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320 more troops to be sent to U.S. southern border

By Darryl Coote
320 more troops to be sent to U.S. southern border
The Pentagon said that while the U.S. 320 additional troops will interact with migrants they won't be performing any law enforcement functions. Photo by Justin Hamel/UPI | License Photo

April 29 (UPI) -- Acting Secretary of Defense Patrick Shanahan approved Monday to send an additional 320 military troops to the U.S.-Mexico border to provide humanitarian support, the Department of Defense said.

"DoD personnel will assist in driving high-capacity [Customs and Border Protection] vehicles to transport migrants; providing administrative support, including providing heating, meal distribution and monitoring the welfare of individuals in CBP custody and attorney support to [Immigration and Customs Enforcement]," Pentagon spokesman Lt. Col. Jamie Davis said in a statement.

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Davis said the deployment of roughly 320 personnel will last until Sept. 30 at an estimated cost of $7.4 million.

The are presently some 3,000 active-duty troops and 2,000 national Guardsmen deployed to the border.

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The Trump administration has long requested additional assistance to combat what it describes as a humanitarian crisis occurring at American's southern border. In February, President Donald Trump declared a state of emergency in order to secure funds denied him in a spending bill by Congressional Democrats to build physical barriers along the wall.

Then in March, former Homeland Security Secretary Kirstjen Nielsen wrote Congress an "urgent request" for the authority to deport unaccompanied minors and for more resources to deal with the increasing volume of migrants that was creating "a system-wide meltdown."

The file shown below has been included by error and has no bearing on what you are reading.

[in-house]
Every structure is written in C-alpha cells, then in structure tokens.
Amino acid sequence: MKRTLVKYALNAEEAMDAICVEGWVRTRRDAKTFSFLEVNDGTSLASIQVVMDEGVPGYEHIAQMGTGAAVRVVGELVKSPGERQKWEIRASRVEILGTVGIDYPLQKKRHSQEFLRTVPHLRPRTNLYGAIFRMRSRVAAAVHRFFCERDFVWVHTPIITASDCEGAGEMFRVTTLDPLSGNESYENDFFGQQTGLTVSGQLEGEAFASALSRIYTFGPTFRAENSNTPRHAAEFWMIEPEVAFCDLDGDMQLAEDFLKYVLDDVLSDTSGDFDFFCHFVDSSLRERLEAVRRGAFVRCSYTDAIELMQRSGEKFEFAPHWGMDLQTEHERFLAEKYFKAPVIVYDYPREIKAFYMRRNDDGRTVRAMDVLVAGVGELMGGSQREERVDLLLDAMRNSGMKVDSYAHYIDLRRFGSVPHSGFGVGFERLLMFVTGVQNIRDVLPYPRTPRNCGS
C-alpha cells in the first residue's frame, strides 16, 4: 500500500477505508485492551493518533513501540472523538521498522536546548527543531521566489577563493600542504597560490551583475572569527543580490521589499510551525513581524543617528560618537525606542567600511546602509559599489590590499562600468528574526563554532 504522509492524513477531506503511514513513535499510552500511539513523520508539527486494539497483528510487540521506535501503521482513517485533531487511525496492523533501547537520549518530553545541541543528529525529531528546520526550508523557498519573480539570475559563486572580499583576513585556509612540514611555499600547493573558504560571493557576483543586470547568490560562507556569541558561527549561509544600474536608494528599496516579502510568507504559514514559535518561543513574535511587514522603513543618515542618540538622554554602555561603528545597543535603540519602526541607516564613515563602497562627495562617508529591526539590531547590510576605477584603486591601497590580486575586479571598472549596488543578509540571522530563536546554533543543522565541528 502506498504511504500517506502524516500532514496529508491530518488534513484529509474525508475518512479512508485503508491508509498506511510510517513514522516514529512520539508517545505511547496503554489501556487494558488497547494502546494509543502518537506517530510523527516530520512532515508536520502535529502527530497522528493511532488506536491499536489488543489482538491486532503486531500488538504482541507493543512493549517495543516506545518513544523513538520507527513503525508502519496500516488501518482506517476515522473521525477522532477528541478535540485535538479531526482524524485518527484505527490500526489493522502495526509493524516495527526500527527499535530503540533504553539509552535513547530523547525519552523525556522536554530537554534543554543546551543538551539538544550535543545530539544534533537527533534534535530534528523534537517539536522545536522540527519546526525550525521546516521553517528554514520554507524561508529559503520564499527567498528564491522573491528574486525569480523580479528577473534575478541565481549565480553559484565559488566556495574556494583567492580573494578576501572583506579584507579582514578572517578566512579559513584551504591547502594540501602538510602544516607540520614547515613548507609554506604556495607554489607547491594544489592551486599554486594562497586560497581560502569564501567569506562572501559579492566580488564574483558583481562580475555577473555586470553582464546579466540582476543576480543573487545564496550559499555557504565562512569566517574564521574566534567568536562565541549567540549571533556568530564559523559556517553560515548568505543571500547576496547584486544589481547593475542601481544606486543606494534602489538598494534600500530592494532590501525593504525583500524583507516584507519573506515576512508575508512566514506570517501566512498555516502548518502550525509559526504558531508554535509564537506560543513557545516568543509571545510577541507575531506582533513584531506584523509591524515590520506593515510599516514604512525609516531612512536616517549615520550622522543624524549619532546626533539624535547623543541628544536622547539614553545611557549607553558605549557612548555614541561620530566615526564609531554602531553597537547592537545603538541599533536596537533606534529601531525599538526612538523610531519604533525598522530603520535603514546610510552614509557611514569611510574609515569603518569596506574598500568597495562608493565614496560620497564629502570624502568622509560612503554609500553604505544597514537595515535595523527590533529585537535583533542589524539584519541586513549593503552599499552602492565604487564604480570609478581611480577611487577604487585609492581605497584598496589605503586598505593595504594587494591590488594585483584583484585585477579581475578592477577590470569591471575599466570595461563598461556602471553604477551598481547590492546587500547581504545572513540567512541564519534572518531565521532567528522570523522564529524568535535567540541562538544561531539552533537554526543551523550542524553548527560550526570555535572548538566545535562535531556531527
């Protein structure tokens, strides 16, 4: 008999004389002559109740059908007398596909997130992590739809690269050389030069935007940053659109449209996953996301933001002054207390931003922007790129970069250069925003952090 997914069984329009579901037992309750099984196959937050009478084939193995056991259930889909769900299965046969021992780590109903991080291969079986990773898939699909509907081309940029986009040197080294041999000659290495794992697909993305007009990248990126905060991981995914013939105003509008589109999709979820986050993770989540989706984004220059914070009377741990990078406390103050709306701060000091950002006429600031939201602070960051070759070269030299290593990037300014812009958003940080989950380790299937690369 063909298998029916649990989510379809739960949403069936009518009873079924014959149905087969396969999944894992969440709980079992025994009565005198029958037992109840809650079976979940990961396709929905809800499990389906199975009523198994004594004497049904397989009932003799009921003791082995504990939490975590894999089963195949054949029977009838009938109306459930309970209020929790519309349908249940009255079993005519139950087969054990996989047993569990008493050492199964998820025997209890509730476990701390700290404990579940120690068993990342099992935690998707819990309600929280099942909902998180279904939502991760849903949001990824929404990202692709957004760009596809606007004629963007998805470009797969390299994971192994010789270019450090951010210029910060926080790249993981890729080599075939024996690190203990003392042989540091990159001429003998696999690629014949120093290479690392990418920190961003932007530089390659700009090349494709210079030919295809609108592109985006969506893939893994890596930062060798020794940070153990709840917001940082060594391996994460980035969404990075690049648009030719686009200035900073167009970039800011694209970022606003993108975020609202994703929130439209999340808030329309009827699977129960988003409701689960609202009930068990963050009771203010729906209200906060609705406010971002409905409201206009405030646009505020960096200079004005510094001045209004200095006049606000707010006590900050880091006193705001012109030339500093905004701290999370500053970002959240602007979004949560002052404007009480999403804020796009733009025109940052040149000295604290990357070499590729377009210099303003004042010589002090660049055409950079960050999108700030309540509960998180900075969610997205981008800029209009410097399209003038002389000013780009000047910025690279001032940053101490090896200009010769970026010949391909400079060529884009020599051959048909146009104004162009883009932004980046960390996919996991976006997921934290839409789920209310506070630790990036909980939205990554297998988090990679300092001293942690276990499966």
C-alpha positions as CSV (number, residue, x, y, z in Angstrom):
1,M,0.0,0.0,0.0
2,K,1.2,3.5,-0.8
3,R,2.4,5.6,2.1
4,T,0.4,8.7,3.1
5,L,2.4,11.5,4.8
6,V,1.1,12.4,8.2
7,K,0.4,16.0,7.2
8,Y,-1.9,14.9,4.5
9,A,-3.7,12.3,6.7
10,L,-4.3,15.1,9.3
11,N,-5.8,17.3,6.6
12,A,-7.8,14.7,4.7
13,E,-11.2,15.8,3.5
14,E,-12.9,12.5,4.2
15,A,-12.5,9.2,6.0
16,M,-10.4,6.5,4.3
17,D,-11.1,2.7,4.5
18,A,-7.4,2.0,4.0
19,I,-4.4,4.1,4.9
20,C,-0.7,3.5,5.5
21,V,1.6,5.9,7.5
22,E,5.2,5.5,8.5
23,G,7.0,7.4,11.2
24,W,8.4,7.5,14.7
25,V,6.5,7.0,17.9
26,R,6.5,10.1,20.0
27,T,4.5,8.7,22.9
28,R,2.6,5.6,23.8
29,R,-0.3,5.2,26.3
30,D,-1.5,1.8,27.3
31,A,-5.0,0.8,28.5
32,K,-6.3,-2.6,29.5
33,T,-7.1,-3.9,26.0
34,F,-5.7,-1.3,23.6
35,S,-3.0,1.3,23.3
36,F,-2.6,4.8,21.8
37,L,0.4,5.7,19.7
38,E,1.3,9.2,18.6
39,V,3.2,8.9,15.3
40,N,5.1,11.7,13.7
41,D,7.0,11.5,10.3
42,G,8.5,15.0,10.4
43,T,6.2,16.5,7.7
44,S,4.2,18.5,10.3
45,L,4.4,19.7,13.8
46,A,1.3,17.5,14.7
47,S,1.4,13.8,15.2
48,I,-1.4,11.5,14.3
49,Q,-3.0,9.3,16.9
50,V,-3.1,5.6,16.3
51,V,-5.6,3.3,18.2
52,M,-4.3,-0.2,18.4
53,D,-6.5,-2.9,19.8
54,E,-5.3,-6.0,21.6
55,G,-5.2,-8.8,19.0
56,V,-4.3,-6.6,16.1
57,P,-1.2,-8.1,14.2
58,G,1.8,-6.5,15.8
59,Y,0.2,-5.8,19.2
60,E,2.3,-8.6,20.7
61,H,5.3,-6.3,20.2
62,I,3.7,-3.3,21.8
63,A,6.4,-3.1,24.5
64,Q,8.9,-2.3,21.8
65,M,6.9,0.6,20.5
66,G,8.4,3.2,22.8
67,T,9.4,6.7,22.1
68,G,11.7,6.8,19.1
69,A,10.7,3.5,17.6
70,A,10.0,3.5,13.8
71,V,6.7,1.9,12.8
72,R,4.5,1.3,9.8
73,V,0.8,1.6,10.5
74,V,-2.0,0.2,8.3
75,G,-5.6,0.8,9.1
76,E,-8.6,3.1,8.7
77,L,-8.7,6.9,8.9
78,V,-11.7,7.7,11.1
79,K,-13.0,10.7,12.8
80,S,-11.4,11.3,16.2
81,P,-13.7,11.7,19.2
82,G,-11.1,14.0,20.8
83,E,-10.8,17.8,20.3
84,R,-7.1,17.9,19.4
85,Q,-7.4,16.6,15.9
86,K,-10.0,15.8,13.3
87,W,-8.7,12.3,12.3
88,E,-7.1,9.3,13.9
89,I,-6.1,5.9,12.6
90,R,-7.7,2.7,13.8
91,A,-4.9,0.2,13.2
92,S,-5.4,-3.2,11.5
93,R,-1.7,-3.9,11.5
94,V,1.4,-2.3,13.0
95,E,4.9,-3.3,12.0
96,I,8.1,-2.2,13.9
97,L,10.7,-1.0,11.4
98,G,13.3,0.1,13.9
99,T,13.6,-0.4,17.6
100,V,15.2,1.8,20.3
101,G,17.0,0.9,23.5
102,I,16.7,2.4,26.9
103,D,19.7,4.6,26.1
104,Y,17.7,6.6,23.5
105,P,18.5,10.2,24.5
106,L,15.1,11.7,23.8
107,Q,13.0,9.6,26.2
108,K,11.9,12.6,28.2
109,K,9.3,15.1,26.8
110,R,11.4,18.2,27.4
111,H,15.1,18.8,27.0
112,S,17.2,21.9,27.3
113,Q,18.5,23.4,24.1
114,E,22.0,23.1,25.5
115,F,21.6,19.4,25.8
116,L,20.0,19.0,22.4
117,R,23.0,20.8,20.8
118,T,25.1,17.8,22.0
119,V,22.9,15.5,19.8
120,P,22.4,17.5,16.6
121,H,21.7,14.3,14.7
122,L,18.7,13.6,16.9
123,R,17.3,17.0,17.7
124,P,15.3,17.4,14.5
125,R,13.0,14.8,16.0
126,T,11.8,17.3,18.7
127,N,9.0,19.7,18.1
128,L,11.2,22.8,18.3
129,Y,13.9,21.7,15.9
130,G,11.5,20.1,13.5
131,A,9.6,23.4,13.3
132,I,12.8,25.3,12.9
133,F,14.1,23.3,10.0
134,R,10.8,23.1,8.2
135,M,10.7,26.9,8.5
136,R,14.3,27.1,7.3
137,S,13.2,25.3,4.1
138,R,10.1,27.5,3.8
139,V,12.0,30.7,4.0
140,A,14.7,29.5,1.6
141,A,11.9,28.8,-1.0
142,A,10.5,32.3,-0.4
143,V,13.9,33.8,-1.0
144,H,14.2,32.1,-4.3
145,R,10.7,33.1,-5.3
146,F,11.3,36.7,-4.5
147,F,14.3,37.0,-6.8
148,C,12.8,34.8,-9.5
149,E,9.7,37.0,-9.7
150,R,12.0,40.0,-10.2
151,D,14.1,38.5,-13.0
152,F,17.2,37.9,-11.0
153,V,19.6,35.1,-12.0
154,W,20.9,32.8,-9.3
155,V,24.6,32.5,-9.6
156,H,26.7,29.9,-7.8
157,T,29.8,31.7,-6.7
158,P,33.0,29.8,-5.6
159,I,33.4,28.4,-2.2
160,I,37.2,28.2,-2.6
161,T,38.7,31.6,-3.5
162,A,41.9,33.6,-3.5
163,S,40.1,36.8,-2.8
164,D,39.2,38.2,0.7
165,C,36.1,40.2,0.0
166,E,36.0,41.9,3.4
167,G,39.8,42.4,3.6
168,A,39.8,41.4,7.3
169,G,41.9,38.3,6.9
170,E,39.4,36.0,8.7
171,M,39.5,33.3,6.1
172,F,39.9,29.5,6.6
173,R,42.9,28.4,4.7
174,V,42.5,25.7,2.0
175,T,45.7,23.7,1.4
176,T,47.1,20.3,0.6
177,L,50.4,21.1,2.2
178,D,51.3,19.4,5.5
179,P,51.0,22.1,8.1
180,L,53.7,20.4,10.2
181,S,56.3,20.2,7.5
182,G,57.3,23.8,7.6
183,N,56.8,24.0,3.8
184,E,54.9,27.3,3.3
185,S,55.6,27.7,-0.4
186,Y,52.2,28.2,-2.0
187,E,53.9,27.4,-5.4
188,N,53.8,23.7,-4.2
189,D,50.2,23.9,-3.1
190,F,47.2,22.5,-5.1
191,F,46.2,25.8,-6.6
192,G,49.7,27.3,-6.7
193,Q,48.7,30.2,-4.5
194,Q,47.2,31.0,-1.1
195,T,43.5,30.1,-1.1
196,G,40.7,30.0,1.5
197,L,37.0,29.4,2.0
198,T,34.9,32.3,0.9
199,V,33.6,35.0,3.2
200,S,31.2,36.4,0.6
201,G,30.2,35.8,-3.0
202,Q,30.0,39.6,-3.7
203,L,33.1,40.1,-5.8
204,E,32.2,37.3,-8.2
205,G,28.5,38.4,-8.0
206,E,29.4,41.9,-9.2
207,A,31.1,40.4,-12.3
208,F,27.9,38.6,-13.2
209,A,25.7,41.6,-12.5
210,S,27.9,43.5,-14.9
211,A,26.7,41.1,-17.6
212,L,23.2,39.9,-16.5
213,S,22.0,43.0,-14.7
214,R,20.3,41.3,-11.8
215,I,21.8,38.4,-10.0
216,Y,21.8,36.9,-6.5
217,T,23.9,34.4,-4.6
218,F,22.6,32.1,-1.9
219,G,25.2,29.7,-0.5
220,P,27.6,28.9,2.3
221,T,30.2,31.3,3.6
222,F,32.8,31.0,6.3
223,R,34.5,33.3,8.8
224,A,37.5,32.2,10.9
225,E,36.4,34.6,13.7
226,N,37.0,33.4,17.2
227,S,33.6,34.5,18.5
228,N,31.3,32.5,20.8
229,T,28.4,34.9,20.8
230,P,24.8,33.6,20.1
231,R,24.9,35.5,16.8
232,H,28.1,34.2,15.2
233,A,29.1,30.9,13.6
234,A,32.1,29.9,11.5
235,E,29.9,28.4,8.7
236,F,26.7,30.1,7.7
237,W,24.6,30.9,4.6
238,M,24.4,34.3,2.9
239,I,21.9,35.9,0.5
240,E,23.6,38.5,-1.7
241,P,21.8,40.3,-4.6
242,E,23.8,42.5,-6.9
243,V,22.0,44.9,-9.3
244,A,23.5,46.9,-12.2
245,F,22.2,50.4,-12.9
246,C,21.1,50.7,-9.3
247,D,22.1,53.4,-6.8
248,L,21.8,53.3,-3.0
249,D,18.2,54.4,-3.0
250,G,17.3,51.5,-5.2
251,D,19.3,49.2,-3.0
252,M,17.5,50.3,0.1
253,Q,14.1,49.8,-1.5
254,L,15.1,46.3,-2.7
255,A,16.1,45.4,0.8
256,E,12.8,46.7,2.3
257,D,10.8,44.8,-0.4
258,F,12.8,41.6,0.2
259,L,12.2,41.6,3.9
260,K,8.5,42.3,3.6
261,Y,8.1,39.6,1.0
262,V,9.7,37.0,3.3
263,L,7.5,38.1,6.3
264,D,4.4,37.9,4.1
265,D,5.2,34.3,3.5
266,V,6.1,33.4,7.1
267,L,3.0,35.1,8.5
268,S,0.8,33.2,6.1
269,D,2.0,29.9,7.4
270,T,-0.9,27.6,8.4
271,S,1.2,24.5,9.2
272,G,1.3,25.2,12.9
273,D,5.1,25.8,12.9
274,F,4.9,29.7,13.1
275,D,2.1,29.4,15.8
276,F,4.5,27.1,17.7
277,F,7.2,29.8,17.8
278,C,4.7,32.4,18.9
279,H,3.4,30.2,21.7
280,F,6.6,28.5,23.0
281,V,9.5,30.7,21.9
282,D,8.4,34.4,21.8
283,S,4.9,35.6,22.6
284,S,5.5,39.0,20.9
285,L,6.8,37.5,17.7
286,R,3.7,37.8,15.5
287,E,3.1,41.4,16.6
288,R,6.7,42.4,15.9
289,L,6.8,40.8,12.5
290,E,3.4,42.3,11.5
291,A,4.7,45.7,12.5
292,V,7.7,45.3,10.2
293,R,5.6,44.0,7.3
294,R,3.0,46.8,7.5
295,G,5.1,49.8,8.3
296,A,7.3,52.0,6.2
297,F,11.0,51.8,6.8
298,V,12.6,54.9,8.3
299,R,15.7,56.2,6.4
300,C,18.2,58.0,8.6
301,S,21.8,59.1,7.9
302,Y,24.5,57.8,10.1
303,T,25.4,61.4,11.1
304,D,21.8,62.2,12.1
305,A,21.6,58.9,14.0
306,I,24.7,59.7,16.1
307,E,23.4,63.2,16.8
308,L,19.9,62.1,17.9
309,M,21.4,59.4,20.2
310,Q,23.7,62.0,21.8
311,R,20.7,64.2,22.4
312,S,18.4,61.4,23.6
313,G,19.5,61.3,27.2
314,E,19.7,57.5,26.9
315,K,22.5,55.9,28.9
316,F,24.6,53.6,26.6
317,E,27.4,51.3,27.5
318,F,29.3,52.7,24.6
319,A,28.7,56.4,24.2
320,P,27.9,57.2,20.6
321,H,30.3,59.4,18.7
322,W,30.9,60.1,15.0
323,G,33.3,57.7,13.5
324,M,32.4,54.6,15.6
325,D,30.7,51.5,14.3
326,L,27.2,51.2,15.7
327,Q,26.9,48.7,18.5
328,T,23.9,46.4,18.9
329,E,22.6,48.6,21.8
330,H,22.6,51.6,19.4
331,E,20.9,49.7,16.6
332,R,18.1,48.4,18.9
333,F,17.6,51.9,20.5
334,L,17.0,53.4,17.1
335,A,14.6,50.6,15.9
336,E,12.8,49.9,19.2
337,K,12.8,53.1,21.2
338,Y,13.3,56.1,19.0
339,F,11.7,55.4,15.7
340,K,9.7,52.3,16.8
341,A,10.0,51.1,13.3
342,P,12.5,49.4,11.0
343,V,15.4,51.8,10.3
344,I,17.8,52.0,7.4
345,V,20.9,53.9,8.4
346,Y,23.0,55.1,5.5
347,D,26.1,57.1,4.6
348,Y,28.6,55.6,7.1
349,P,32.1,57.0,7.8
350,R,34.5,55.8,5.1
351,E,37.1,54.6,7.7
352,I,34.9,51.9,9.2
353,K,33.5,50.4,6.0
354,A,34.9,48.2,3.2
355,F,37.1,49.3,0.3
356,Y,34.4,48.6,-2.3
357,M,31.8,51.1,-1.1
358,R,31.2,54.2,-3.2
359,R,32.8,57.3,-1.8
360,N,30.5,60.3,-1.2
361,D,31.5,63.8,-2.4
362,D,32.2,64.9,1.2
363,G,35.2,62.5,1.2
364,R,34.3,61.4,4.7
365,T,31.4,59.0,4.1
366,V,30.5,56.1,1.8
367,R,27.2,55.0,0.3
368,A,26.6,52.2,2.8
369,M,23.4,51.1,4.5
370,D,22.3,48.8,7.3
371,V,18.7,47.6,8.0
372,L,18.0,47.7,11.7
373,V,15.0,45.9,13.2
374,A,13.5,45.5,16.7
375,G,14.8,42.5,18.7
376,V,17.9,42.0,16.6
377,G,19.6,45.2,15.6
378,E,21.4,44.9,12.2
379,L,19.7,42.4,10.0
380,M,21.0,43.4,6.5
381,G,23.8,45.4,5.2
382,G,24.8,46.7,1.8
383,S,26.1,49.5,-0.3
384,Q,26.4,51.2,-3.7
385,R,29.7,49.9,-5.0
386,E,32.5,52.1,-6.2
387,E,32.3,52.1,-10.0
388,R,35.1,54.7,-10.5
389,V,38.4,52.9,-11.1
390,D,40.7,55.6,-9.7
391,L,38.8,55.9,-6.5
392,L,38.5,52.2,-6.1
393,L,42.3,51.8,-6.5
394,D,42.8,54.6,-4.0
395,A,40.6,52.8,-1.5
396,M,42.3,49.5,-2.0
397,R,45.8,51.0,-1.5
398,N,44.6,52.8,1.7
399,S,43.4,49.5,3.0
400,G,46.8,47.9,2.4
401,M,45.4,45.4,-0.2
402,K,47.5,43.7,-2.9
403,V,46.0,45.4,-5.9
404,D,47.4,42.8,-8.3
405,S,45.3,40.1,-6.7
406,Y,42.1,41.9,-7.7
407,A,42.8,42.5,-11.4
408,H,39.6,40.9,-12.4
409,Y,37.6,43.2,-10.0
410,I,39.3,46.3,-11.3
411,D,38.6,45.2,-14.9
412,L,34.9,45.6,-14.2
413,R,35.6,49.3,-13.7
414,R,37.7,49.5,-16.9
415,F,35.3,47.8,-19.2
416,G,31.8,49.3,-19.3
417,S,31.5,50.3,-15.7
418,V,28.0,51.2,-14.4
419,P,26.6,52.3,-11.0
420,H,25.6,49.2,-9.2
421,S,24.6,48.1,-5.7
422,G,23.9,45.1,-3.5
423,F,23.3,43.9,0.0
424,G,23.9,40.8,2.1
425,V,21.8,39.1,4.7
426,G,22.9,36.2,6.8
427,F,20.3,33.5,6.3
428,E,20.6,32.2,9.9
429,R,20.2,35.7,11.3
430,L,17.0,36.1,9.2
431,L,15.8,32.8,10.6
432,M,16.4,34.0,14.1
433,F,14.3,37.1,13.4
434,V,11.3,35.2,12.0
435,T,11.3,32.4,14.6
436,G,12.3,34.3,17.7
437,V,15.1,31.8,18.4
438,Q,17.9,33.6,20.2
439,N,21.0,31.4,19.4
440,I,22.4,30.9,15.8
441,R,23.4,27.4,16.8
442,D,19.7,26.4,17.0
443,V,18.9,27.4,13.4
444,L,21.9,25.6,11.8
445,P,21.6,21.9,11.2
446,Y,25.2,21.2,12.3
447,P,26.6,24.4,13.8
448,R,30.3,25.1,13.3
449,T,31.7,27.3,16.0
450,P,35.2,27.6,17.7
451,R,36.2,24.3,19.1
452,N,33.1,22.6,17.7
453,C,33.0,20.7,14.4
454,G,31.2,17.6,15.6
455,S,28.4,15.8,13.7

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Monday's approval, however, goes against a 2006 policy that prohibits military personnel from interacting with migrants.

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The Trump administration first broke precedent by waiving the policy earlier to allow the military to provide migrants with medical care, the Washington Post reported.

In his Monday statement, Davis said military, lawyers, cooks and drivers would be dealing with migrants entering the country and the additional personnel would not perform law enforcement functions.

"In any situation that requires DoD personnel to be in proximity to migrants, [Department of Homeland Security] personnel will be present to conduct all custodial and law enforcement functions, and provide force protection of military personnel," Davis said.

Meanwhile, Trump took to Twitter Monday night and called Mexico "one of the more dangerous countries in the world" and that the "march" of migrants into the United States "must stop."

"If the Democrats don't give us the votes to change our weak, ineffective and dangerous immigration laws, we must fight hard for these votes in the 2020 Election!" he said.

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